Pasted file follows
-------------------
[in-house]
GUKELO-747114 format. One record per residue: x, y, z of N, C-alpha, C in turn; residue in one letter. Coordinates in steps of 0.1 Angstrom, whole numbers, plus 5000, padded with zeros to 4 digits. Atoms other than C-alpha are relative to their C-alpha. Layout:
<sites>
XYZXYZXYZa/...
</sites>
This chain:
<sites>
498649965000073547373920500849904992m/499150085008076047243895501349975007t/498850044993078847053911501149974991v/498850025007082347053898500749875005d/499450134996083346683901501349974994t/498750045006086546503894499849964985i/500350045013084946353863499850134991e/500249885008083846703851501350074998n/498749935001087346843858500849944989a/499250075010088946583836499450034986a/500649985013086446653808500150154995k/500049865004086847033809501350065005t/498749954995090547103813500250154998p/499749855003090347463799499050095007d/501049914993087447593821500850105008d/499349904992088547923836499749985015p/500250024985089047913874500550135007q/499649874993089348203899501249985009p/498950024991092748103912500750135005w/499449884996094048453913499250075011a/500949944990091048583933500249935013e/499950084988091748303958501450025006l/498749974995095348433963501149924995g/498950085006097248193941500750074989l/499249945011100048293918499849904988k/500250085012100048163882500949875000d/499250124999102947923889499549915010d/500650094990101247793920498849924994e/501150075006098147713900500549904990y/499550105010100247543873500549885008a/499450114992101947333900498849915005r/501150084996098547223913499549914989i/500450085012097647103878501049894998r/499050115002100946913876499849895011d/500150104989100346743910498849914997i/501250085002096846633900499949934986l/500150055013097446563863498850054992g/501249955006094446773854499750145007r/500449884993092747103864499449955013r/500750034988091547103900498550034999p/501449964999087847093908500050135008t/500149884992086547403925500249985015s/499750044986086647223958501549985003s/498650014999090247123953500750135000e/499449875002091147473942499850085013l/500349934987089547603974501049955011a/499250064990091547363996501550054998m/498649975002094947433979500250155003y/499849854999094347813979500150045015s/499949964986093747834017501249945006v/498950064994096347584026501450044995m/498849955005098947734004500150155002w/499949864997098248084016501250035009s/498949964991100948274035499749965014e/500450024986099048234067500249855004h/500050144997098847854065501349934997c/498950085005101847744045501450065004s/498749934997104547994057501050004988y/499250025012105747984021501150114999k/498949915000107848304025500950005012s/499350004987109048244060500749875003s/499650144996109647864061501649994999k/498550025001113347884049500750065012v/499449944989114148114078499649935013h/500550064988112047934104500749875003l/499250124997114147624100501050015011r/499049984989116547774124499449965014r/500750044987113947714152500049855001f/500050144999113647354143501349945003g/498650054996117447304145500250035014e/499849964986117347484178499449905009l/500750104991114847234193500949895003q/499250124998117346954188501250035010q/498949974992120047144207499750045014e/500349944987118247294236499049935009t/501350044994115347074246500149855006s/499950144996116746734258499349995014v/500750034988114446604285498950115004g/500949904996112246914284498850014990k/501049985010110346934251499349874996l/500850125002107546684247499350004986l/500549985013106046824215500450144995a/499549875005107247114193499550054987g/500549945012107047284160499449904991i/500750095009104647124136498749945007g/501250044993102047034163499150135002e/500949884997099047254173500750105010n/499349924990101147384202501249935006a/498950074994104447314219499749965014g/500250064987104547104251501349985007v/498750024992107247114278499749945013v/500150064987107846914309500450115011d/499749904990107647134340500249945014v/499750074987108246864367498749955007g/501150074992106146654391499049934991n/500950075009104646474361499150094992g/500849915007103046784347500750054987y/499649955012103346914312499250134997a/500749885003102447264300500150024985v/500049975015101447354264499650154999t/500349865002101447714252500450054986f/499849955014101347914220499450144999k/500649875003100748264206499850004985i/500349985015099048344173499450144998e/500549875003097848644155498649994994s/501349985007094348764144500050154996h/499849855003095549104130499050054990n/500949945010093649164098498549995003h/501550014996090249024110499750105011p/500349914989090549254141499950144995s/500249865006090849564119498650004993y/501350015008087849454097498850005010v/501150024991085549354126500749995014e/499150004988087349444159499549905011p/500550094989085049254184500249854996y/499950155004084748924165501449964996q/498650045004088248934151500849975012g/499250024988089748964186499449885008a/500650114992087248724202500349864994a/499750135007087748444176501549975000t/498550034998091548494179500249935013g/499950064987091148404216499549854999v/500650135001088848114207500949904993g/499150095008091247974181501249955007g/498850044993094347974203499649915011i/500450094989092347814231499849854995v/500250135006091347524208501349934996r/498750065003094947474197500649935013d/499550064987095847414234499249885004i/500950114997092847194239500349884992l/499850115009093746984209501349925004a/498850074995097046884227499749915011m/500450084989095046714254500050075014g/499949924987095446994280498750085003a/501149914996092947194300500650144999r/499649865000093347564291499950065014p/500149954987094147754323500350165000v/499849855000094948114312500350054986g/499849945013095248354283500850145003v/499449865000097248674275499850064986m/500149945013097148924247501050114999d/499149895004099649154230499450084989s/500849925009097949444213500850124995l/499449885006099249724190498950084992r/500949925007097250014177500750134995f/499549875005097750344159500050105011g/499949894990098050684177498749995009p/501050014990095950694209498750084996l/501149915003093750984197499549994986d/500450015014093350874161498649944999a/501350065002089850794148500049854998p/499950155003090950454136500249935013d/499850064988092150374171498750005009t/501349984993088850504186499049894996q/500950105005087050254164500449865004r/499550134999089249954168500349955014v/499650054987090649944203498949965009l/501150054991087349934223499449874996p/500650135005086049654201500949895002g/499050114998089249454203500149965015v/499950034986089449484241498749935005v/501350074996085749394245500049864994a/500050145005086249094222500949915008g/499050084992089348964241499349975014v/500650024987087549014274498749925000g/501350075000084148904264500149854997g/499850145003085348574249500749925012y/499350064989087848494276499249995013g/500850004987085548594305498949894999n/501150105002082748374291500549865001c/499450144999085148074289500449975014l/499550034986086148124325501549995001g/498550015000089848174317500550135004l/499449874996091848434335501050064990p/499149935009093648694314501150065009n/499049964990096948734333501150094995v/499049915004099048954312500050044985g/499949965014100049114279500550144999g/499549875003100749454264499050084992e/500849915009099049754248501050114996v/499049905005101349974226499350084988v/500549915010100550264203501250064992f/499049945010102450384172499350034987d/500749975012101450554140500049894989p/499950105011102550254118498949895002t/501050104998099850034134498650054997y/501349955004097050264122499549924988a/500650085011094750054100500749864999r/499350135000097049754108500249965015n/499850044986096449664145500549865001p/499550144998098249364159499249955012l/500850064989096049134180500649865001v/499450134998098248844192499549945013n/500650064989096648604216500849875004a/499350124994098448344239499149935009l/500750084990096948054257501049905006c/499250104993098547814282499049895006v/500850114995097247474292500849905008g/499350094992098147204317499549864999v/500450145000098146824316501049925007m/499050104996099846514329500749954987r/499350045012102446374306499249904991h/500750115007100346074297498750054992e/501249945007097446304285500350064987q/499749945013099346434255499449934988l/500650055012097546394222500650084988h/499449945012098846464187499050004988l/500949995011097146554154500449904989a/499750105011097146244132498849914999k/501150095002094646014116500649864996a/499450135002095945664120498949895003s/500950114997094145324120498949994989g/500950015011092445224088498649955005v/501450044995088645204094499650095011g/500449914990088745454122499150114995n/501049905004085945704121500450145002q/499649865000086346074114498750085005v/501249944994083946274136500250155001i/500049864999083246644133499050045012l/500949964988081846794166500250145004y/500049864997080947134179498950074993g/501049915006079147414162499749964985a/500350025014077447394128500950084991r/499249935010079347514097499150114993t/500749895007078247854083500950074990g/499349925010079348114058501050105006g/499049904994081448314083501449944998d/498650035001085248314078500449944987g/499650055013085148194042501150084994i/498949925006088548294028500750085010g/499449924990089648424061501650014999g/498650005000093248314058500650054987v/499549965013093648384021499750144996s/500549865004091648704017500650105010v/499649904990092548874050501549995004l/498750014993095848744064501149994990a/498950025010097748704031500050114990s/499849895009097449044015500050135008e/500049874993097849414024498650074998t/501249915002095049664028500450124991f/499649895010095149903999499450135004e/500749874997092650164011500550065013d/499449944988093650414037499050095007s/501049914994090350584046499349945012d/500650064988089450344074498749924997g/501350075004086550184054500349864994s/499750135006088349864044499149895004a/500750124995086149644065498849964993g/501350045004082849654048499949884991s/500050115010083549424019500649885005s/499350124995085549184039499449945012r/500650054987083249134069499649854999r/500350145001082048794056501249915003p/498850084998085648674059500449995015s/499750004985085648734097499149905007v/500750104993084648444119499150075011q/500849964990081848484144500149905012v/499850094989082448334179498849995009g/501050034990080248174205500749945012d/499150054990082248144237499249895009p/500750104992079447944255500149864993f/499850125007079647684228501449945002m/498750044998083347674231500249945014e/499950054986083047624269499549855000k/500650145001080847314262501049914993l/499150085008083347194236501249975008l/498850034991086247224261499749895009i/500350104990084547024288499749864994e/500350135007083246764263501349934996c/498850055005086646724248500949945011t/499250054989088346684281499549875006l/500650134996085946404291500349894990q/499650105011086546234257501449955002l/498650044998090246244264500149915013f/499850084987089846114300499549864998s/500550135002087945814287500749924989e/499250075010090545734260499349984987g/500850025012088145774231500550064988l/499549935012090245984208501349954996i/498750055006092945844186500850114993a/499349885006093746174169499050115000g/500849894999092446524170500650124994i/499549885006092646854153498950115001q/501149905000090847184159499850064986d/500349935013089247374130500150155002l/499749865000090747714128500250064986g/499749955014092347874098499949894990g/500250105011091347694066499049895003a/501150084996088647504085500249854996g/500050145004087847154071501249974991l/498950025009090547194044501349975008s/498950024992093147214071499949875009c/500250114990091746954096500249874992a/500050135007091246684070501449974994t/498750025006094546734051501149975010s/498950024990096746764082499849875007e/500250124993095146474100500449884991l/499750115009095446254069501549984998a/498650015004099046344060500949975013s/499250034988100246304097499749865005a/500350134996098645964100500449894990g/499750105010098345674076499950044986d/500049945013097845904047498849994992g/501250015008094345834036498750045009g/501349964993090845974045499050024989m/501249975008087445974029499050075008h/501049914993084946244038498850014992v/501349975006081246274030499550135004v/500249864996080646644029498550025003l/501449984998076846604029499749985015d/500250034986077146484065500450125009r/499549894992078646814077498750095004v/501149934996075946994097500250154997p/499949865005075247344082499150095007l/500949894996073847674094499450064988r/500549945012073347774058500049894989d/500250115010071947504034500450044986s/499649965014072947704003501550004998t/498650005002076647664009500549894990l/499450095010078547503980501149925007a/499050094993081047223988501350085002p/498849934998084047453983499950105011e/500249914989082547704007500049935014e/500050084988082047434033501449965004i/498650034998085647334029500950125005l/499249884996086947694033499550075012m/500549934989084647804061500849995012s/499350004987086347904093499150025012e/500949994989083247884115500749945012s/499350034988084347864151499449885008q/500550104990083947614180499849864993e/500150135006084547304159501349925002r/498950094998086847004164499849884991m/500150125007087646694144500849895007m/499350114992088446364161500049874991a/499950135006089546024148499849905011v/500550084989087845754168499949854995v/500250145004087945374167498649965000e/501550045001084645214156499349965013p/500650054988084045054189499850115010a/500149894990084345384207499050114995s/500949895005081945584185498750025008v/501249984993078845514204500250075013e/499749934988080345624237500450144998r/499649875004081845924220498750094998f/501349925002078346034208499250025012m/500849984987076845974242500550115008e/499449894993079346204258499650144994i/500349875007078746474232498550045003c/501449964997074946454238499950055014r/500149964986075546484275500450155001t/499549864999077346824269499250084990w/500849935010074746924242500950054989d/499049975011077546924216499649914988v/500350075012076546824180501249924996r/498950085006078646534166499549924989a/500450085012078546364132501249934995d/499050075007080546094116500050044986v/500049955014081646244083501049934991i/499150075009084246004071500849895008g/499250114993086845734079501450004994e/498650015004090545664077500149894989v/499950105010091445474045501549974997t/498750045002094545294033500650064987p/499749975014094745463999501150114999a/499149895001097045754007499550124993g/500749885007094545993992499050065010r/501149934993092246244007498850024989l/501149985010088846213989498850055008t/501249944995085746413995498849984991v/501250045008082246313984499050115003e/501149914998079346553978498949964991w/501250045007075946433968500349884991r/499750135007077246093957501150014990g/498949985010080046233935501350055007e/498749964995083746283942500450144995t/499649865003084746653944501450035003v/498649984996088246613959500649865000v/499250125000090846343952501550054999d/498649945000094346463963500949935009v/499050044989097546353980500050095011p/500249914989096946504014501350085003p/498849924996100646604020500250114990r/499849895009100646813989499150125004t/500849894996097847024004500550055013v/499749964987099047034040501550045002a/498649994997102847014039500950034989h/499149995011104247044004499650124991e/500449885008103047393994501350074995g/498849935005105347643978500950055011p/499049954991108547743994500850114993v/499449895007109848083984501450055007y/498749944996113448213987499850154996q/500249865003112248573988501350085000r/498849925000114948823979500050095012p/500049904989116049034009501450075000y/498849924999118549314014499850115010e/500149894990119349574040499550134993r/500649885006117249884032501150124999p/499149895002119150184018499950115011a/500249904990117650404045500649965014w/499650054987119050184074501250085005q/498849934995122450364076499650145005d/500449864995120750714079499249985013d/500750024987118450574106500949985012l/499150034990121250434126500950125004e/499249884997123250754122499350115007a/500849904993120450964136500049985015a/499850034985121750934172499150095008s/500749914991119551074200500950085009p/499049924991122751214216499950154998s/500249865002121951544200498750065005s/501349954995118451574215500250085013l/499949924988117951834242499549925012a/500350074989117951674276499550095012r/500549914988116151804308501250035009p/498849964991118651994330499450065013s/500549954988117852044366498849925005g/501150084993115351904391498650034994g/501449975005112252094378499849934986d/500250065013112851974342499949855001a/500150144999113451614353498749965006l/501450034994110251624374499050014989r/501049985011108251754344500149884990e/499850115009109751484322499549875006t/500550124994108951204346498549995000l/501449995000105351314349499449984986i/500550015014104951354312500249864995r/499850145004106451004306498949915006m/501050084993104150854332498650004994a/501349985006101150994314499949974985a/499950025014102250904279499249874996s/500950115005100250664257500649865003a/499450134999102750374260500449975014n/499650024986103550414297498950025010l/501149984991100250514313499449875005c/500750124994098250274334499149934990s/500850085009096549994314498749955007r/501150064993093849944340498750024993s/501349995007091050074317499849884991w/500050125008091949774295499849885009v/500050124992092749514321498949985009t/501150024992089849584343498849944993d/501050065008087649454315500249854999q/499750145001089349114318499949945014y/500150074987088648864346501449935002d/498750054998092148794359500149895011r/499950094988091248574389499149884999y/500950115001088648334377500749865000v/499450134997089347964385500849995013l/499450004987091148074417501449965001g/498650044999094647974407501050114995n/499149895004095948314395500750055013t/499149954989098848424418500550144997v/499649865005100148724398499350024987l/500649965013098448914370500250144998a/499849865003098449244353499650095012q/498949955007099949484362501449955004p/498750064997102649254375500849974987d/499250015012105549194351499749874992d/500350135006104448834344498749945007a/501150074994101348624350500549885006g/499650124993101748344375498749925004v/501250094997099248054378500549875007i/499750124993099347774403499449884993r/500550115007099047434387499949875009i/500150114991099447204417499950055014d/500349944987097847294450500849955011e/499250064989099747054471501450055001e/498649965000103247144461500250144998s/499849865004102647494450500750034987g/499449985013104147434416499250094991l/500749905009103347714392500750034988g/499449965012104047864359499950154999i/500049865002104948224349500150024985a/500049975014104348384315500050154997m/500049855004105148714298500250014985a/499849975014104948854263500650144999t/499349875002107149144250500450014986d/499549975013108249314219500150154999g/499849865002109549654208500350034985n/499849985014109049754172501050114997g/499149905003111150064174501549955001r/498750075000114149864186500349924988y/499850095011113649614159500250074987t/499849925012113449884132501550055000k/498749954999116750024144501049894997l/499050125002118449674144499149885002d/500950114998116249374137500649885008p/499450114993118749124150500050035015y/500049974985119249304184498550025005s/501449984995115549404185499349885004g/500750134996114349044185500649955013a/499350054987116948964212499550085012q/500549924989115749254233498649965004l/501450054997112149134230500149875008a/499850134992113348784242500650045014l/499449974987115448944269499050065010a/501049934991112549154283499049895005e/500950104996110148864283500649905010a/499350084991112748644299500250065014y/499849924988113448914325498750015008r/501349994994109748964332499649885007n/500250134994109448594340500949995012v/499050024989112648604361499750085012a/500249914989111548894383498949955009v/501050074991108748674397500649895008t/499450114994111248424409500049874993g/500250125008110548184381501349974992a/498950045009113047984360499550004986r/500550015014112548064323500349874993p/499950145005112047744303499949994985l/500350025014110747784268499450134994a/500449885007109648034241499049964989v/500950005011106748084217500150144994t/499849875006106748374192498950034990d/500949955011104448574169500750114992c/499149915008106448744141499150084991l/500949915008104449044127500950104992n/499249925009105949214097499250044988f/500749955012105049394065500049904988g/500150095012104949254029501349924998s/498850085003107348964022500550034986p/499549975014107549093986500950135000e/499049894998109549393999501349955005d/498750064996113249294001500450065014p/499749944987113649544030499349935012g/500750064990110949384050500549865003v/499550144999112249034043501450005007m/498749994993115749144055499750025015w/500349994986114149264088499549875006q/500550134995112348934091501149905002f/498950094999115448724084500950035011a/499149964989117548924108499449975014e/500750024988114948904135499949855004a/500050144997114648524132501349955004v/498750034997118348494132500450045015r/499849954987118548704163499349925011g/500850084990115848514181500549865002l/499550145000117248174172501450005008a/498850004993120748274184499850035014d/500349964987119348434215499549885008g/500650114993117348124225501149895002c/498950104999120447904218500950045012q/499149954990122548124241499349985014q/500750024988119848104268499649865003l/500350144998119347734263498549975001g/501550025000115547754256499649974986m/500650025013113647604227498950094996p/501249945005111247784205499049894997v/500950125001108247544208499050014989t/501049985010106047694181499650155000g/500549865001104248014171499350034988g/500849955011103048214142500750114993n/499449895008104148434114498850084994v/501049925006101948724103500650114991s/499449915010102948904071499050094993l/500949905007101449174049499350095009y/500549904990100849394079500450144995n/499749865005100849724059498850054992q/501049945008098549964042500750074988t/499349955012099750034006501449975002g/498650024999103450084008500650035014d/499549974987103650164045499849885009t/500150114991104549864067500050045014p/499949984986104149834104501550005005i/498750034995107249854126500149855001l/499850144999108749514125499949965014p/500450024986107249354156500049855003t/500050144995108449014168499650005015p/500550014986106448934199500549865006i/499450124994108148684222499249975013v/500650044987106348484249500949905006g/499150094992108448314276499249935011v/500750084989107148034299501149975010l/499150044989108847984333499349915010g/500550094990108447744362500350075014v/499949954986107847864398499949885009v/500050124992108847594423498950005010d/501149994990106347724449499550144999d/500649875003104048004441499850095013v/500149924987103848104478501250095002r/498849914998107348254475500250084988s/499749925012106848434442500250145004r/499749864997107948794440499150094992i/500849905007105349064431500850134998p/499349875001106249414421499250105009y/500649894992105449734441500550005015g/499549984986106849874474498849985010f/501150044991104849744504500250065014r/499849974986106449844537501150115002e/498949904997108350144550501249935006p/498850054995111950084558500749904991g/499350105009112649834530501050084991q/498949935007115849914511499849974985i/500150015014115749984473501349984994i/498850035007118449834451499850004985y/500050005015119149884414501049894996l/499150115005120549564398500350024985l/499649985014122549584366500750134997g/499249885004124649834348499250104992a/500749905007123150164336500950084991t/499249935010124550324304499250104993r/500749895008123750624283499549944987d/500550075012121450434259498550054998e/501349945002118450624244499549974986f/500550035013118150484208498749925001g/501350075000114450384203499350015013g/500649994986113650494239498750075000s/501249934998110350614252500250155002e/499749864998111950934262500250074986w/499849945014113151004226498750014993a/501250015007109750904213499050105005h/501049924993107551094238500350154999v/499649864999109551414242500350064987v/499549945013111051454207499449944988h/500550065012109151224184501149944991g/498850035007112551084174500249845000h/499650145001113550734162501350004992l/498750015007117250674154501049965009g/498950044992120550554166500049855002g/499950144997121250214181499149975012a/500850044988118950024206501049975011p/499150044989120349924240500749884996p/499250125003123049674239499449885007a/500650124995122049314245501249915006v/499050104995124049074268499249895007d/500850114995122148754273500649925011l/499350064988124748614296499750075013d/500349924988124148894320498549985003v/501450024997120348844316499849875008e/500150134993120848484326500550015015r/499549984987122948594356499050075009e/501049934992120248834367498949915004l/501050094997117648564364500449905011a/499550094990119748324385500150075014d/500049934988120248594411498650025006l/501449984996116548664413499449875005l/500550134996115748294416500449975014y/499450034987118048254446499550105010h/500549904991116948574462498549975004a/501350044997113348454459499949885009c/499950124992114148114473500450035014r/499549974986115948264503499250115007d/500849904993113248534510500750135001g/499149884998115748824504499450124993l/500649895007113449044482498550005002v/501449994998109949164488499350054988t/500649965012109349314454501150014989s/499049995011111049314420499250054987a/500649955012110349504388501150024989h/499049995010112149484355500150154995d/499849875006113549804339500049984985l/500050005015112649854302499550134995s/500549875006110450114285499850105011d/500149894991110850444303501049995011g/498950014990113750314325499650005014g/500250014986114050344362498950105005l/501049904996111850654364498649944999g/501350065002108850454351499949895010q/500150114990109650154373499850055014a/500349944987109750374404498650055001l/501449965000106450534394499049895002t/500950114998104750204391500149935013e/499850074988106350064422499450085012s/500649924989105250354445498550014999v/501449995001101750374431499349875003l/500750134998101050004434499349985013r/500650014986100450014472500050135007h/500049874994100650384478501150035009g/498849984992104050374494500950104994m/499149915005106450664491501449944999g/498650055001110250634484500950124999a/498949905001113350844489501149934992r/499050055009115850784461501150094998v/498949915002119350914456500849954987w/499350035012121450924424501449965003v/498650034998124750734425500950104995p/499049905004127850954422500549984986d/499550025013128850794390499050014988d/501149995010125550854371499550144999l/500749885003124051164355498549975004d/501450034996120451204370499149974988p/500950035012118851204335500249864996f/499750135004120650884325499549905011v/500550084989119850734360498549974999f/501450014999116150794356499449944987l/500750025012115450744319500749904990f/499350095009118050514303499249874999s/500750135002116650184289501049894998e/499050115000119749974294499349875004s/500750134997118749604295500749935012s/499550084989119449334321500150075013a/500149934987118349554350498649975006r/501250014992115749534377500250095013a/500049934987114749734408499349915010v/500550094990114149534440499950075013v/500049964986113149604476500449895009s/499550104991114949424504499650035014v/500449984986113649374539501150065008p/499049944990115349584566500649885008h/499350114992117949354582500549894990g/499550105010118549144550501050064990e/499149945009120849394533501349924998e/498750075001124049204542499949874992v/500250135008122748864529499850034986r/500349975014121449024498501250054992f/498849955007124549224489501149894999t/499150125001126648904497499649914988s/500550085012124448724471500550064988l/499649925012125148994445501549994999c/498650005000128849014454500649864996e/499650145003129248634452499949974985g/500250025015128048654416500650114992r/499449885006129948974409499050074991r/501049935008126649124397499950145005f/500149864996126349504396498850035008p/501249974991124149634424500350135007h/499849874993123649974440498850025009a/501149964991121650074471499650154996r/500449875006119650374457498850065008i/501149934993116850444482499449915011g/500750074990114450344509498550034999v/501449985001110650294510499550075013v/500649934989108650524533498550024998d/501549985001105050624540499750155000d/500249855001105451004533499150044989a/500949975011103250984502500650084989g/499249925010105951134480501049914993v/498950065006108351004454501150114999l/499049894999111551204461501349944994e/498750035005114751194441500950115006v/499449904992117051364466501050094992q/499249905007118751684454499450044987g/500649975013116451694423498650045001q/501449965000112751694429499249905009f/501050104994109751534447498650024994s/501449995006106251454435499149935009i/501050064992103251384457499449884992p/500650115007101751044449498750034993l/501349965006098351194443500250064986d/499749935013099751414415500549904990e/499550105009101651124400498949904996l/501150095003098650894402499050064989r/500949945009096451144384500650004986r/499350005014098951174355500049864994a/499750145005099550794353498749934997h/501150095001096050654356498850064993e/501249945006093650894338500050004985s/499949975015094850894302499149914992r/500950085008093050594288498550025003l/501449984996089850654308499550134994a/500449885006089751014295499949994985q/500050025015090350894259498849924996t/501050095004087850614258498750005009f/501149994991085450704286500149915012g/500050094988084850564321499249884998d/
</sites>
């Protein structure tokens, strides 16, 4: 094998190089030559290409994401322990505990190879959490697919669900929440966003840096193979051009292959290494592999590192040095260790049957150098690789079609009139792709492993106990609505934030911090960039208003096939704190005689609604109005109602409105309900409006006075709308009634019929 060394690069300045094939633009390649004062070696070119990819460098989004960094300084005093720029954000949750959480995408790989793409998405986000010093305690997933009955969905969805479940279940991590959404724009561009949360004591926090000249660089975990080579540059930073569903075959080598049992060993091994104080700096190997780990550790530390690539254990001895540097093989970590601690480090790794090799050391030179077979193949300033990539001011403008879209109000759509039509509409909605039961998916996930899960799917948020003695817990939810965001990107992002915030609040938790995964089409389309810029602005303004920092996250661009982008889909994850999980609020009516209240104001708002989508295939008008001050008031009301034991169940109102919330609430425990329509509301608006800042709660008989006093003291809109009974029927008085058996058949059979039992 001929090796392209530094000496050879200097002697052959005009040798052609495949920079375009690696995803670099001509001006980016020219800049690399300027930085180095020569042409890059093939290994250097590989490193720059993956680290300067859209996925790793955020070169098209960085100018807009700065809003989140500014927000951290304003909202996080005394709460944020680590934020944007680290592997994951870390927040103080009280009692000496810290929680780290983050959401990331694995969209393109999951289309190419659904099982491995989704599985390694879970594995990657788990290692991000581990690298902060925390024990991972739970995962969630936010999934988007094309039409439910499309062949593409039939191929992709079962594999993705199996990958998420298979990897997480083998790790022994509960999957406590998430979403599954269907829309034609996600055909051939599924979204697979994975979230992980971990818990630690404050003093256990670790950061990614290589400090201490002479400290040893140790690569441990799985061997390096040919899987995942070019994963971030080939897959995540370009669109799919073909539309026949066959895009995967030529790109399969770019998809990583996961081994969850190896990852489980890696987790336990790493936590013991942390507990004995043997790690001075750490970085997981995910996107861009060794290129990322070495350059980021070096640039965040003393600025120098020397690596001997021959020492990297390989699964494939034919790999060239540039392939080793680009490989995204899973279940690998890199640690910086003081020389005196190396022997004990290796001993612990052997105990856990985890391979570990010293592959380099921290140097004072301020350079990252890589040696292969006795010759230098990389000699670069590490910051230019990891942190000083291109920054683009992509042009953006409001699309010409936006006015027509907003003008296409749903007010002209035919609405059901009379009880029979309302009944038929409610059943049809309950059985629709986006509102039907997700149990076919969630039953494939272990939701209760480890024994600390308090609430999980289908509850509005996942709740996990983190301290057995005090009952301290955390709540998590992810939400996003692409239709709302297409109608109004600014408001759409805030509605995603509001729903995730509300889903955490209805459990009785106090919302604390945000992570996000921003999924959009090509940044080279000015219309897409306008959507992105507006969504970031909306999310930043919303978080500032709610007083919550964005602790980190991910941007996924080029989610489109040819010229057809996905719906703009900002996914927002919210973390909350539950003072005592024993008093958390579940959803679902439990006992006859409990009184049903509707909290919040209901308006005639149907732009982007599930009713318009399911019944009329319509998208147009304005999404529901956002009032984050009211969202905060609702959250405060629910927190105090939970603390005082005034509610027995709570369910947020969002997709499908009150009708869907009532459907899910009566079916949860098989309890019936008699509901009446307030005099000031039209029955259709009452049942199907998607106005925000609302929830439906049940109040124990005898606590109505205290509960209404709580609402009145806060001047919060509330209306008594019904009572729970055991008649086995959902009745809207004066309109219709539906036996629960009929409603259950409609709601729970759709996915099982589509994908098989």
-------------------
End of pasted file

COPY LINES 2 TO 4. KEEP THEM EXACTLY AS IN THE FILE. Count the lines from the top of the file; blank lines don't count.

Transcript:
GUKELO-747114 format. One record per residue: x, y, z of N, C-alpha, C in turn; residue in one letter. Coordinates in steps of 0.1 Angstrom, whole numbers, plus 5000, padded with zeros to 4 digits. Atoms other than C-alpha are relative to their C-alpha. Layout:
<sites>
XYZXYZXYZa/...